At this juncture, it is worth pausing for a moment, and asking ourselves why is this the case? Why do those who have chosen the path of Islamic learning end up creating a large organisation, or teaching the odd basic text in the local mosque and barely scratching the surface of it, whilst keeping a day-job completely unrelated from their Islamic credentials? Perhaps the reality of the situation hits home, that the root cause of the problem lies amongst us as the religious laity, that in fact we as laymen don’t truly value our scholars. We are not prepared to support them financially in their long-term development into authoritative religious voices. We don’t see the importance of investing in our scholars, such that they can make a living out of thinking about the faith, and proposing ideas for our future. One of the reasons behind the success of societies in the Western world lies in the fact that we as taxpayers are happy for a significant proportion of our taxes to go towards the funding of talented intellectuals within our society, so that they can think of novel ideas that allow society to progress and strengthen. For all the criticism that many British Muslims hold of their American counterparts, this is one point they have realised that we in Britain are yet to. The concept of a ‘Resident Scholar’ amongst American Muslims is commonplace; an individual separate from the local Imam who is employed by the local community to be their religious guide; an individual who essentially earns a living by being a thinker who can add value to their community through the dissemination of their thoughts and ideas rooted in their continuous study and research, to address the issues facing them. Perhaps if we had similar foresight in Britain, those who embark upon the journey of seeking Islamic knowledge would be more willing to remain within that realm and undertake the scholastic work that we so desperately are in need of.
The situation is indeed quite acute, and the magnitude of this gaping hole in Islamic scholarship that confronts us becomes more apparent when we realise that the handful of learned people in Britain whom we go to today for religious injunctions are either entering old age or would themselves be classed as elderly. Given that a time will come when these individuals will be with us no more (which may reach us sooner than we think), who will we then turn to for our religious injunctions? If the status quo continues, we will merely be left with a group of learned people who have morphed into entertainers, or we will find ourselves going to people who have been severely deskilled since their days of learning, purely because they weren’t able to stay within the realm of the Islamic sciences to push the boundaries of Islamic scholarship. Even the basic public service duties of an Islamic jurist, such as marital arbitration and inheritance disputes will be needs unmet.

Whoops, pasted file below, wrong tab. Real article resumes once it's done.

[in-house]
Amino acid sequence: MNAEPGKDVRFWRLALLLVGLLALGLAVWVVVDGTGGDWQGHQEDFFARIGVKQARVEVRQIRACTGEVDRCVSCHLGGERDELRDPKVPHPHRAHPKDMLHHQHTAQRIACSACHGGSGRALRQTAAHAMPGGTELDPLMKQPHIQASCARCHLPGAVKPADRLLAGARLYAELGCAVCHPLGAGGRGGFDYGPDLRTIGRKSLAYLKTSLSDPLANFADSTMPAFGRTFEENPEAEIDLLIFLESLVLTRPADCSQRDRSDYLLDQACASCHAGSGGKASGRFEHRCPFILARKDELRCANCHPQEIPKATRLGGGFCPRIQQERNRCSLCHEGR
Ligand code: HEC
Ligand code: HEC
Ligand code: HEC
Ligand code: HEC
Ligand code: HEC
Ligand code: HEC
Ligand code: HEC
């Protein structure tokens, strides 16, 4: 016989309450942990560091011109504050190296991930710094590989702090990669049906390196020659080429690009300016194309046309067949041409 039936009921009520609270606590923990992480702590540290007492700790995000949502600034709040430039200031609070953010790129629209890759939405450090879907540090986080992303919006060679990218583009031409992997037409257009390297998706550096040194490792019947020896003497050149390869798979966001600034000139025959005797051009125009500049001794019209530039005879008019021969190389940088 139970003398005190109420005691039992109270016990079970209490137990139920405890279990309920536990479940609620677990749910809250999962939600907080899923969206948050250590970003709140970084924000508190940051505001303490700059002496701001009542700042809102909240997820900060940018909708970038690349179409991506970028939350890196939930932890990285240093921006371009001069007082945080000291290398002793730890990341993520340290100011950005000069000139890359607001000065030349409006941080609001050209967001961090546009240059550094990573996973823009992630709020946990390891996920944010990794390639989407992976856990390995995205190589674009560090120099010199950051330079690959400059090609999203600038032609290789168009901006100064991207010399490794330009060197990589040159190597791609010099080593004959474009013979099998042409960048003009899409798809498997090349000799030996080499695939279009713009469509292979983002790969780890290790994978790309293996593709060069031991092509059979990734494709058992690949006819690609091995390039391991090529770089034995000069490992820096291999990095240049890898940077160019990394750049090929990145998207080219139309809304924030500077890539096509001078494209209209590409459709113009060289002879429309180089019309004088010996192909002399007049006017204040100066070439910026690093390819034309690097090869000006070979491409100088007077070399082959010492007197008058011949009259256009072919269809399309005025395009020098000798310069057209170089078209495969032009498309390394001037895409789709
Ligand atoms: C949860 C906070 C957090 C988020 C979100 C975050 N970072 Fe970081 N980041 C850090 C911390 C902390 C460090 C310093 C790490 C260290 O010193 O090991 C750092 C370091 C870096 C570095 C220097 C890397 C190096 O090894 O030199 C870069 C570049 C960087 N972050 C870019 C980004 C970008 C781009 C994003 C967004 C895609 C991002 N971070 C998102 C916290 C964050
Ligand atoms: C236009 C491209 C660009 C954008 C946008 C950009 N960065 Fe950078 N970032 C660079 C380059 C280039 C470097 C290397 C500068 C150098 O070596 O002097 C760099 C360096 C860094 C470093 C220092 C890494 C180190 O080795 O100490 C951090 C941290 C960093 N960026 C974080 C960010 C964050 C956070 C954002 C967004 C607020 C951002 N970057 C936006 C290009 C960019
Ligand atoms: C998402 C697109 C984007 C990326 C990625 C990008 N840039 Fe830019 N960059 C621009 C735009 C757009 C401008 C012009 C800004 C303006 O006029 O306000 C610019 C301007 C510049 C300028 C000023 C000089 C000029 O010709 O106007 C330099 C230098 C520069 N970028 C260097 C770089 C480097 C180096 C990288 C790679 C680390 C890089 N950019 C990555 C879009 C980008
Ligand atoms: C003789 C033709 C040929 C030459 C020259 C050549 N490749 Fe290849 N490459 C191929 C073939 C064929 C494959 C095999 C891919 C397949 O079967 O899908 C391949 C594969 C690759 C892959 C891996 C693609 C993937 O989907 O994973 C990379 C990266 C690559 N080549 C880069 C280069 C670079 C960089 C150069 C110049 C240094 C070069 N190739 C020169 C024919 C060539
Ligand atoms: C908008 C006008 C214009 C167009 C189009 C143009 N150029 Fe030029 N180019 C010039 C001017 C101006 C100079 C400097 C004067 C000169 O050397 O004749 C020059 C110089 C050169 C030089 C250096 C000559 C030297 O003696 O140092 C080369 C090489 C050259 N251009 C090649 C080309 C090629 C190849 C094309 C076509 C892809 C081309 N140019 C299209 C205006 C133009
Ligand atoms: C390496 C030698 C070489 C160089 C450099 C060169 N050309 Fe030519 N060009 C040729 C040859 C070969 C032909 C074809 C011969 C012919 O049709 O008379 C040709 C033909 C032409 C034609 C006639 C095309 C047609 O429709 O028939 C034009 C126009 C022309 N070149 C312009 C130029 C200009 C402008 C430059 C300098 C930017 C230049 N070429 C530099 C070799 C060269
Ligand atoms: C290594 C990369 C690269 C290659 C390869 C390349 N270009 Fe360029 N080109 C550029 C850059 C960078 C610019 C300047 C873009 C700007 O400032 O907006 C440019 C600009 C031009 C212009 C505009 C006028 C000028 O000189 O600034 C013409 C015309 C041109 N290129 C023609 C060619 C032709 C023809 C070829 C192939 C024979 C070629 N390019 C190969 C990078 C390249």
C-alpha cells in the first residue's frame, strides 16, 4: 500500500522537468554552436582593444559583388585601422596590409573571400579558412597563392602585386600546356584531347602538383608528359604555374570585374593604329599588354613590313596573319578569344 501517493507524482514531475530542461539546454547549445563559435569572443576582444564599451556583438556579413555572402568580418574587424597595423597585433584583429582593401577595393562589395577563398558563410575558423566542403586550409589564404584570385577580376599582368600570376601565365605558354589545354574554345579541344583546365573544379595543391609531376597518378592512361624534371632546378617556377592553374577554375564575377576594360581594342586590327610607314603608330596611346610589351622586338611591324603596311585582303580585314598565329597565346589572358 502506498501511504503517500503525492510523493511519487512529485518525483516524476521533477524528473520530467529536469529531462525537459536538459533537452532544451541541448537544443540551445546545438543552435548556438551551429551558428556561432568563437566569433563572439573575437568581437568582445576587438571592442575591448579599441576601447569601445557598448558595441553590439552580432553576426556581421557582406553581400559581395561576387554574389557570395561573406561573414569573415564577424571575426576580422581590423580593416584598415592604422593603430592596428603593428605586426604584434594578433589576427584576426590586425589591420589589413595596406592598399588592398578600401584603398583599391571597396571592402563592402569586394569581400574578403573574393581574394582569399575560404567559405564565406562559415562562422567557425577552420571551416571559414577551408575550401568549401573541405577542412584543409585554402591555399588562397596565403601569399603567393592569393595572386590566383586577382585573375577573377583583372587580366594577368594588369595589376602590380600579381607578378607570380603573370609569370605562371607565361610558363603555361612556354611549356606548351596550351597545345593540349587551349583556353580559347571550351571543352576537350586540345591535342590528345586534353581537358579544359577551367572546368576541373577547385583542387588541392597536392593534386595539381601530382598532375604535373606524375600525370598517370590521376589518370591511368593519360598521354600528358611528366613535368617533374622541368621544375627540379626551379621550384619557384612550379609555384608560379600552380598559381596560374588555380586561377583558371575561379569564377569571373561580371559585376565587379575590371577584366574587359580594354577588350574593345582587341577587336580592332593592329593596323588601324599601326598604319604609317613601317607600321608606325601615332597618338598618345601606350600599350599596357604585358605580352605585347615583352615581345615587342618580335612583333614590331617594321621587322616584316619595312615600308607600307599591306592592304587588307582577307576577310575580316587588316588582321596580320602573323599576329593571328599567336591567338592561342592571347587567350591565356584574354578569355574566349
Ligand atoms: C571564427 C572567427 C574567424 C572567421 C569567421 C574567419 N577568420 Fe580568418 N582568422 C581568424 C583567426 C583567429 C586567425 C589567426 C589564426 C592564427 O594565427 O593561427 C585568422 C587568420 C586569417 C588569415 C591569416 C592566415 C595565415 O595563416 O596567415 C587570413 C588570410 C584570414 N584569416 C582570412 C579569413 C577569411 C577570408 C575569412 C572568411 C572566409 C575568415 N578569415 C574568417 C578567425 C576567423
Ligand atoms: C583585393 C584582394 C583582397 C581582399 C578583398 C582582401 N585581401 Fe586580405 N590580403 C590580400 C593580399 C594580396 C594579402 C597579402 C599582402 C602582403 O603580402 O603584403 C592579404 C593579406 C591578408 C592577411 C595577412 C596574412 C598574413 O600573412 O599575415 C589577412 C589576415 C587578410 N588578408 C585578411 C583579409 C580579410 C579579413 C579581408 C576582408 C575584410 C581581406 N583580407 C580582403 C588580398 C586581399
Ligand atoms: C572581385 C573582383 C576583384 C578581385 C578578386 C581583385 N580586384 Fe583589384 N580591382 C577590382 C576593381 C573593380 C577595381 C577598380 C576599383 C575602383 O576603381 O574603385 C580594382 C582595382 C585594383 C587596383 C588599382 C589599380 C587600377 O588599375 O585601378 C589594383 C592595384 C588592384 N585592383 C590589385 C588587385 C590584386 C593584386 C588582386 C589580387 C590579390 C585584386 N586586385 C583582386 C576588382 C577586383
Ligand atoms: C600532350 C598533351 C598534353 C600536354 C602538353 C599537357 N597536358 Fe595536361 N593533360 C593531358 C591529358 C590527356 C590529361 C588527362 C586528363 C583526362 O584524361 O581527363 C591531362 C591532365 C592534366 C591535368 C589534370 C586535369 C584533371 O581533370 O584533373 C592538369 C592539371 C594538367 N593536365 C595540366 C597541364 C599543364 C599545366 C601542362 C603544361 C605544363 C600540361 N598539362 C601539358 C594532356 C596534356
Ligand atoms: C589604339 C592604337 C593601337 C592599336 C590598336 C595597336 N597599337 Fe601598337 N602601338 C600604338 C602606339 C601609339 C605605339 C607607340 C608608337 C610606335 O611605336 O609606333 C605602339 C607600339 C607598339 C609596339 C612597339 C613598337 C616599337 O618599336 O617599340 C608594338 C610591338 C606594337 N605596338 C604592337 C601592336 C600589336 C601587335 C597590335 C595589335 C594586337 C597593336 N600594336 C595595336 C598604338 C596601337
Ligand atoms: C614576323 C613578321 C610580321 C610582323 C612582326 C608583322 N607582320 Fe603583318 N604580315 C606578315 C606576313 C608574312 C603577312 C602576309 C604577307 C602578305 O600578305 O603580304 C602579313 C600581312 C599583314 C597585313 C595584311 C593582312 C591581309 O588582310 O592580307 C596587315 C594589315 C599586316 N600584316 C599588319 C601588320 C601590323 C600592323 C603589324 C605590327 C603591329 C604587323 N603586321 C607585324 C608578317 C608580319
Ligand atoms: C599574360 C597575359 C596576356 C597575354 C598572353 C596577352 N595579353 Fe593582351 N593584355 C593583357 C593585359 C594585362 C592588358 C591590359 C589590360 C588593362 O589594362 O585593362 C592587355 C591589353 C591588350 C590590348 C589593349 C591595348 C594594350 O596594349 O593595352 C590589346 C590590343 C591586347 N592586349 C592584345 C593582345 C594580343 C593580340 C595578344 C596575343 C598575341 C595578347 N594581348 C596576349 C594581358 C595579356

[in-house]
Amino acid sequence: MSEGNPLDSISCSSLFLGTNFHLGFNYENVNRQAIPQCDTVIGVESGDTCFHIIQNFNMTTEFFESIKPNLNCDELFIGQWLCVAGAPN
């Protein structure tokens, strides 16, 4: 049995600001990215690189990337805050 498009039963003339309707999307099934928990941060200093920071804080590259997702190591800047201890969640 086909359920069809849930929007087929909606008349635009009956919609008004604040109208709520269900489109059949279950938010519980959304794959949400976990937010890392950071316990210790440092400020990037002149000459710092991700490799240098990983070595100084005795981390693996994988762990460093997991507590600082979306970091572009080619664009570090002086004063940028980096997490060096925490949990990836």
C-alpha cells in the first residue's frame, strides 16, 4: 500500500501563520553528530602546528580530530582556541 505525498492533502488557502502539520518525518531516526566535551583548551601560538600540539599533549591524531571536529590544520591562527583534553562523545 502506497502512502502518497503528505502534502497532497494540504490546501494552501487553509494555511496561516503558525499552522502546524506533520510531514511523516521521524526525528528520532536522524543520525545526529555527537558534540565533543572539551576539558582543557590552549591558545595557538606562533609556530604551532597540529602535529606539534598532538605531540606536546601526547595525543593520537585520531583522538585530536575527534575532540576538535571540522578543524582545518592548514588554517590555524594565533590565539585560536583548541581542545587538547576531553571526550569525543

But perhaps the greatest worry we face is the impact this situation has on our personal faith. If well thought-out religious solutions are not presented for the many religious problems we face, then our faith community on Britain will most certainly weaken. Everything we do as Muslims requires insight and guidance from talented religious scholars, from the minor issues within local communities, to activism that takes place on a national scale. We are told that one of the signs of the end of days is that people of learning will be taken away from the masses, and perhaps one of the ways in which this will happen is that Muslims cease to value their scholars. I pray to God this doesn’t happen in our lifetime.